A federal judge has denied the City of San Luis Obispo’s attempt to dismiss a lawsuit brought by five unhoused community members as well as a local nonprofit, Hope’s Village of SLO.

Federal judge Cormac Carney ruled on Wednesday that the case should go forward. The plaintiffs allege the city has disproportionately dealt with the unhoused by strictly enforcing ordinances to prevent people from sheltering in public spaces such as city streets and parks.

“The City may not, consistent with the Eighth Amendment, criminalize resting outside on public property when there is insufficient sleeping space practically available in any shelter,” the ruling states. “Plaintiffs plausibly allege that [the City] has done so.”

Many of the relocation efforts towards the unhoused are cited in the original claim against the City as being ill advised by the CDC considering the state of the COVID-19.

“The purpose behind cleanouts is not to displace people. It’s truly for the safety of people living in encampments and I know that’s hard to kind of wrap minds around,” Kelsey Nocket, the city’s homelessness response manager, said in a November interview with Mustang News. 

Attorney for the plaintiffs Frank Kopcinksi said he had fully expected to go to the upcoming hearing prior to the dismissal.

“We were not familiar with this judge so we weren’t sure how he was going to rule,” Kopcinski said.

“This lawsuit is especially disheartening because the City is doing more now than ever before to facilitate more housing options in SLO,” spokesperson Whitney Szentesi said on behalf of the City prior to the denial.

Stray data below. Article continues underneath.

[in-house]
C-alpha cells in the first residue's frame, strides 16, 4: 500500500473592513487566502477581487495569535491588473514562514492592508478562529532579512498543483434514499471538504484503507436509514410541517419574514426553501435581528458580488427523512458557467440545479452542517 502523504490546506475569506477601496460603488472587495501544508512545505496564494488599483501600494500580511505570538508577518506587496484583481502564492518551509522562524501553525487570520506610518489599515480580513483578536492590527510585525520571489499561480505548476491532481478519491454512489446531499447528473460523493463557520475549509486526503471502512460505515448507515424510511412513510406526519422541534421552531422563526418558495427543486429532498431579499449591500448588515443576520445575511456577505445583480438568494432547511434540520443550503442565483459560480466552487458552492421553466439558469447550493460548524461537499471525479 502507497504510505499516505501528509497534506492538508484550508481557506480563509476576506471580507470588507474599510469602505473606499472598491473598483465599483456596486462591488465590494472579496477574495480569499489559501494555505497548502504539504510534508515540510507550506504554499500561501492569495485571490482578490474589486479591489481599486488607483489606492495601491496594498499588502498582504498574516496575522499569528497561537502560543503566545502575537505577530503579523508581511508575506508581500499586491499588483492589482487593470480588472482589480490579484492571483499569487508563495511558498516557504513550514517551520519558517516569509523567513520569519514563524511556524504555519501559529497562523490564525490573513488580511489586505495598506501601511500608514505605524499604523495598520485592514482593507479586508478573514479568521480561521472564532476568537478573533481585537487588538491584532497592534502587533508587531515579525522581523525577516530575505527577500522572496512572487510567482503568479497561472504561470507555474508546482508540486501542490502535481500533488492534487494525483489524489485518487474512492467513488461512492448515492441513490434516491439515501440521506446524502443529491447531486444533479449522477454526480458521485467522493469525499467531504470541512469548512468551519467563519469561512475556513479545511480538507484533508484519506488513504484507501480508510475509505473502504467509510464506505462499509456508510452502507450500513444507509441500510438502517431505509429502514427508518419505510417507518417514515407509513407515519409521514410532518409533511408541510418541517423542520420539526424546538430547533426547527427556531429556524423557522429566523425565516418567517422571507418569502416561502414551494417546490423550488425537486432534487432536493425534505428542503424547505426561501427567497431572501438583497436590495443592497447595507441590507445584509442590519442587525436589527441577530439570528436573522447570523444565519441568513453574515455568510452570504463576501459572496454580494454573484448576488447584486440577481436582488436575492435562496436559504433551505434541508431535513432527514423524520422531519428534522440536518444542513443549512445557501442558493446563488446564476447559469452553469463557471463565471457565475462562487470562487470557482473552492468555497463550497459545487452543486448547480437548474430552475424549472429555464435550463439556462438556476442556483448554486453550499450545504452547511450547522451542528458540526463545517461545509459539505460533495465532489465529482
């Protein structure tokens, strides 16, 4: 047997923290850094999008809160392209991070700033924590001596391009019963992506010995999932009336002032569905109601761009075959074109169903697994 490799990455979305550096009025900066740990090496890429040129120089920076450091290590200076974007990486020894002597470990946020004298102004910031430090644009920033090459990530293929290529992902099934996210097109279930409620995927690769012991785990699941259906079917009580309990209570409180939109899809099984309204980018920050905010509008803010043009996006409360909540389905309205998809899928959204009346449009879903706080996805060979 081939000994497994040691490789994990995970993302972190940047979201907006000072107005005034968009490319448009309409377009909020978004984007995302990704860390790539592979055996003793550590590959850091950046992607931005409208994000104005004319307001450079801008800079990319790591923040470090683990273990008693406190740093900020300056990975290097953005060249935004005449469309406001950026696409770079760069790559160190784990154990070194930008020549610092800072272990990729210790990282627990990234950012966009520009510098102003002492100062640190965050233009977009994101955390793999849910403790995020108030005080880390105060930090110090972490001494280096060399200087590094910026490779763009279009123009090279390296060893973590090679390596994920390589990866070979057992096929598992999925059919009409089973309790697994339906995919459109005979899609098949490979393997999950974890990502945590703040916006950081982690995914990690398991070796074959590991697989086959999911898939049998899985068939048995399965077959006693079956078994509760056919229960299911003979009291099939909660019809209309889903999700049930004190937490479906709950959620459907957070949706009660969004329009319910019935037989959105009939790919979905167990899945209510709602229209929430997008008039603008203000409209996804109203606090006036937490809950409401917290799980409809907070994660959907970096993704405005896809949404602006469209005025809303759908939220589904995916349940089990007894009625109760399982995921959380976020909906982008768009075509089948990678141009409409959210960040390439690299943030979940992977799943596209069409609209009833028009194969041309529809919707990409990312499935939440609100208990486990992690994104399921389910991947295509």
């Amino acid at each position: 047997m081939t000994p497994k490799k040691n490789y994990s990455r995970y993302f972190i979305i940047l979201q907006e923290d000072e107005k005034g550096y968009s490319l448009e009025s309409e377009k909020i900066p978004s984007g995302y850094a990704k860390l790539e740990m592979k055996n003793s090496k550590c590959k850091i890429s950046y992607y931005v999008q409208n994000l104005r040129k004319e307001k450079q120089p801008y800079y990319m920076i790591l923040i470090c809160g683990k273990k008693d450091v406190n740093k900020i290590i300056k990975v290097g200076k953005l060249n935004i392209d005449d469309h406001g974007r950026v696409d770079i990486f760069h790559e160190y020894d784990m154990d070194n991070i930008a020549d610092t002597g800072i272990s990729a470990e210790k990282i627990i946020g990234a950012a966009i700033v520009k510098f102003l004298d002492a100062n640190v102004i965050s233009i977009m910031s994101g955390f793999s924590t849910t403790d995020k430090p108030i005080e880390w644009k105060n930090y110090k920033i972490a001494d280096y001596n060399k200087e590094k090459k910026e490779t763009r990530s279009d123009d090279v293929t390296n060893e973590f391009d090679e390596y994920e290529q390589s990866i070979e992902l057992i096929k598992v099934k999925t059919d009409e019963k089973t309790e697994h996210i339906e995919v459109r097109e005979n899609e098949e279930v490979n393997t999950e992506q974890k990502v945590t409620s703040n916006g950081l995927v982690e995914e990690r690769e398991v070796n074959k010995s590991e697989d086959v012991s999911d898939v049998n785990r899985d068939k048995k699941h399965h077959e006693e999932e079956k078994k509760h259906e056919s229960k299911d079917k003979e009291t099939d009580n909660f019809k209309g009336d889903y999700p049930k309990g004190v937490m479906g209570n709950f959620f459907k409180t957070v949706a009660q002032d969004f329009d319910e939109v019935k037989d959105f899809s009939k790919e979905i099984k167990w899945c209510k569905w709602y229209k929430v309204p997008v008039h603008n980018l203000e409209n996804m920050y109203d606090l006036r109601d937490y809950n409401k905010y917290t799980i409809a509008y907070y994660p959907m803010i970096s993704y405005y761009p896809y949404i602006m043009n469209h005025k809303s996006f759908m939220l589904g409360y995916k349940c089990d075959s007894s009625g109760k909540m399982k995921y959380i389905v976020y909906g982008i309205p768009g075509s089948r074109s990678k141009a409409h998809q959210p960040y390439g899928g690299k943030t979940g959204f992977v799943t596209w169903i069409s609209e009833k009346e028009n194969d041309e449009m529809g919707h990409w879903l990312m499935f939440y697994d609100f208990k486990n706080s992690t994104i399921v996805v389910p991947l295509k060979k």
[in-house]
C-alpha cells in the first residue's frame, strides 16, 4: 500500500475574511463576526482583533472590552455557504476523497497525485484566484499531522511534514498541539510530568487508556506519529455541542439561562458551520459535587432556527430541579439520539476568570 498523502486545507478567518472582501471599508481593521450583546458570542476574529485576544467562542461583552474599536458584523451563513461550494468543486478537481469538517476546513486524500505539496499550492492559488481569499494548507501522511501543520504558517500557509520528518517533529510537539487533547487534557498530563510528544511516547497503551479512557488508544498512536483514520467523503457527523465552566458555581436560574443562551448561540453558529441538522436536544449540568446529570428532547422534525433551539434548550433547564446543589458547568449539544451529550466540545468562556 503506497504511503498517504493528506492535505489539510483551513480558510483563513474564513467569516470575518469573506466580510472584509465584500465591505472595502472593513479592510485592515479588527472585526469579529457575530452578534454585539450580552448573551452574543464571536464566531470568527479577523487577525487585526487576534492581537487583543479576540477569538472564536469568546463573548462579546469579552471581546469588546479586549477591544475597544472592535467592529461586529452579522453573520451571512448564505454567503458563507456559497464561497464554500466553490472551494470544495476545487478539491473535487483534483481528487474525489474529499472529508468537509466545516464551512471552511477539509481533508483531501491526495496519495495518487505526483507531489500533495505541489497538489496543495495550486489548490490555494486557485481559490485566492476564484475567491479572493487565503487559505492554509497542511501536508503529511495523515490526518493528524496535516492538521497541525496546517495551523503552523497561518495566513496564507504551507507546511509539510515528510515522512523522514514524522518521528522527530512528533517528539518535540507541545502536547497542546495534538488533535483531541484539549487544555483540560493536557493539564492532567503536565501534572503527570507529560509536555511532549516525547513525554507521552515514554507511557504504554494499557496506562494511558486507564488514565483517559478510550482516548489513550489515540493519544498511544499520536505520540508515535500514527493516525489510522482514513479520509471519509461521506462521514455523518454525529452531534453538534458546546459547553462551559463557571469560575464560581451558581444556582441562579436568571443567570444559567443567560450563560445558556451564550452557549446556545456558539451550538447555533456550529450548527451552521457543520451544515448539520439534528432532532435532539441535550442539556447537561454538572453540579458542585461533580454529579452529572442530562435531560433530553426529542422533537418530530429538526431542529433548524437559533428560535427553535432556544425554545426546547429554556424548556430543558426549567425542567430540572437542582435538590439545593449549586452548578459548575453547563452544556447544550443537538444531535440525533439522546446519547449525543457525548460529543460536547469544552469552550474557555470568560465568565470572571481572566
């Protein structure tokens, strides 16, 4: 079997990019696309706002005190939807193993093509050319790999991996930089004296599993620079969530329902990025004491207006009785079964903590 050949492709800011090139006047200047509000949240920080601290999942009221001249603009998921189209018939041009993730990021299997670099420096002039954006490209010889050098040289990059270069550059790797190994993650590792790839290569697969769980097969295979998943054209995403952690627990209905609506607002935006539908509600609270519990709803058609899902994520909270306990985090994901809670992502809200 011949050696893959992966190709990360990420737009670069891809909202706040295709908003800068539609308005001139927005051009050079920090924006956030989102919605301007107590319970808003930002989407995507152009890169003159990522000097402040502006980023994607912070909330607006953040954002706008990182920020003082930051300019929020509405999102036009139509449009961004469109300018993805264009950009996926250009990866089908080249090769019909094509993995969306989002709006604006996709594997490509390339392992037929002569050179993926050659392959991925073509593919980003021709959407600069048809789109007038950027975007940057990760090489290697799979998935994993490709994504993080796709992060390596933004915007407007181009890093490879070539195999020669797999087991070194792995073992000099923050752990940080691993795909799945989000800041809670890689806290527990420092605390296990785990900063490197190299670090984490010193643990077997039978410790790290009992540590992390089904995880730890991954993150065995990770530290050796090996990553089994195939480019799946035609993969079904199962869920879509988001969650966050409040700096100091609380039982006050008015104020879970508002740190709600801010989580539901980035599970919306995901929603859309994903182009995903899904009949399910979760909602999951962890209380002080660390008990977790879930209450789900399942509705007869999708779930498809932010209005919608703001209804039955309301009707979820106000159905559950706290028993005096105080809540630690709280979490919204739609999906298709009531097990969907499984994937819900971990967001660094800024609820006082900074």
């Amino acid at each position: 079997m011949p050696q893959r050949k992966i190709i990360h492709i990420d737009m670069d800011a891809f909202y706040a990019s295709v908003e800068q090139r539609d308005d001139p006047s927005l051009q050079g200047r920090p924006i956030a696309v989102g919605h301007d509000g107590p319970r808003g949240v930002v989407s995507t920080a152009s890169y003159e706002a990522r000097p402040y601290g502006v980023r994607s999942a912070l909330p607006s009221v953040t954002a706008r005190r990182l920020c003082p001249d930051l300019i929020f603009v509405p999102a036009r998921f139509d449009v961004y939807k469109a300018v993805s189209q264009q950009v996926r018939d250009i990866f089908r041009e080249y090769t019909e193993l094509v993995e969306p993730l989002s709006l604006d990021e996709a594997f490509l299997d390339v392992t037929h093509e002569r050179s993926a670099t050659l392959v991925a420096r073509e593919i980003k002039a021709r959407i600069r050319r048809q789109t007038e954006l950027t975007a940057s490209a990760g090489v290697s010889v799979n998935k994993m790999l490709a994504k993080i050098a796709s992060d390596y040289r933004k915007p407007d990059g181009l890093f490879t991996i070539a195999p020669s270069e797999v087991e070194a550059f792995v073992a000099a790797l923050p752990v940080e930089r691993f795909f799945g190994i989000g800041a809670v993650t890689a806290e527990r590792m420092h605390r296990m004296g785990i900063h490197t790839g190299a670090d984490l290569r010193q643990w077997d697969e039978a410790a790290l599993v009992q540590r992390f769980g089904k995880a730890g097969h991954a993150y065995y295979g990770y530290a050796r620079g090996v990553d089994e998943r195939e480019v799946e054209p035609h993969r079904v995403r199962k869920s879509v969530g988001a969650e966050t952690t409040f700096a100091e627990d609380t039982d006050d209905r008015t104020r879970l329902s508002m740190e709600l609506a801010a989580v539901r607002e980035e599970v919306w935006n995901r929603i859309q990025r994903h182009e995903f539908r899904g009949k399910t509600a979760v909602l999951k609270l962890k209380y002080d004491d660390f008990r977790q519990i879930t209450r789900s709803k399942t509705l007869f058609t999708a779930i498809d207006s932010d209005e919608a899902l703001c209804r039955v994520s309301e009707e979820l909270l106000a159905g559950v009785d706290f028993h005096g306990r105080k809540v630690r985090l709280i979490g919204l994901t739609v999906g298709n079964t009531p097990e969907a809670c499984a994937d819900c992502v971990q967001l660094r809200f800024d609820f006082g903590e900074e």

She pointed to city efforts to help people find shelter and services, and their work with organizations that try to prevent homelessness. 

“Our goal is to prevent homelessness and reduce chronic homelessness,” Szentesi said. “We do that by enforcing our laws with compassion to achieve equity, public safety and environmental protection. We do not believe it is an act of compassion to defend the right to live outdoors in unsafe and unhealthy conditions in a community where help is available.”

Although the city plans an expansion of its current shelter to extend its capacity by 25%, the lawsuit holds that there is not enough current space to accommodate all those who need housing.

The plaintiffs note that the city’s current shelter, 40 Prado, can house no more than 124 individuals out of the 326 counted as unhoused in the city in 2019. 

“Since the Point-in-Time count is generally regarded as an undercount, the gap between 40 Prado’s capacity and the number of homeless individuals in the City is likely far greater,” the lawsuit states.

This leaves no option for the unhoused but public spaces, the plaintiffs say. The case also alleges that “the City violates the Fourth Amendment and the California constitution by seizing and destroying unhoused people’s personal property.” 

In line with this, judge Carney reiterates this in the denial of the Cities dismissal saying that, “the City has seized and destroyed the possessions that homeless people need for protecting privacy and survival.”

“We have tried for 10 years to get more help for our homeless people who have little or no income or chance of getting housing. We have tried to persuade the City to follow the law,” Hope’s Village SLO Director Becky Jorgensen said after hearing the ruling. “Someone has to break the chain. Let it be us.”

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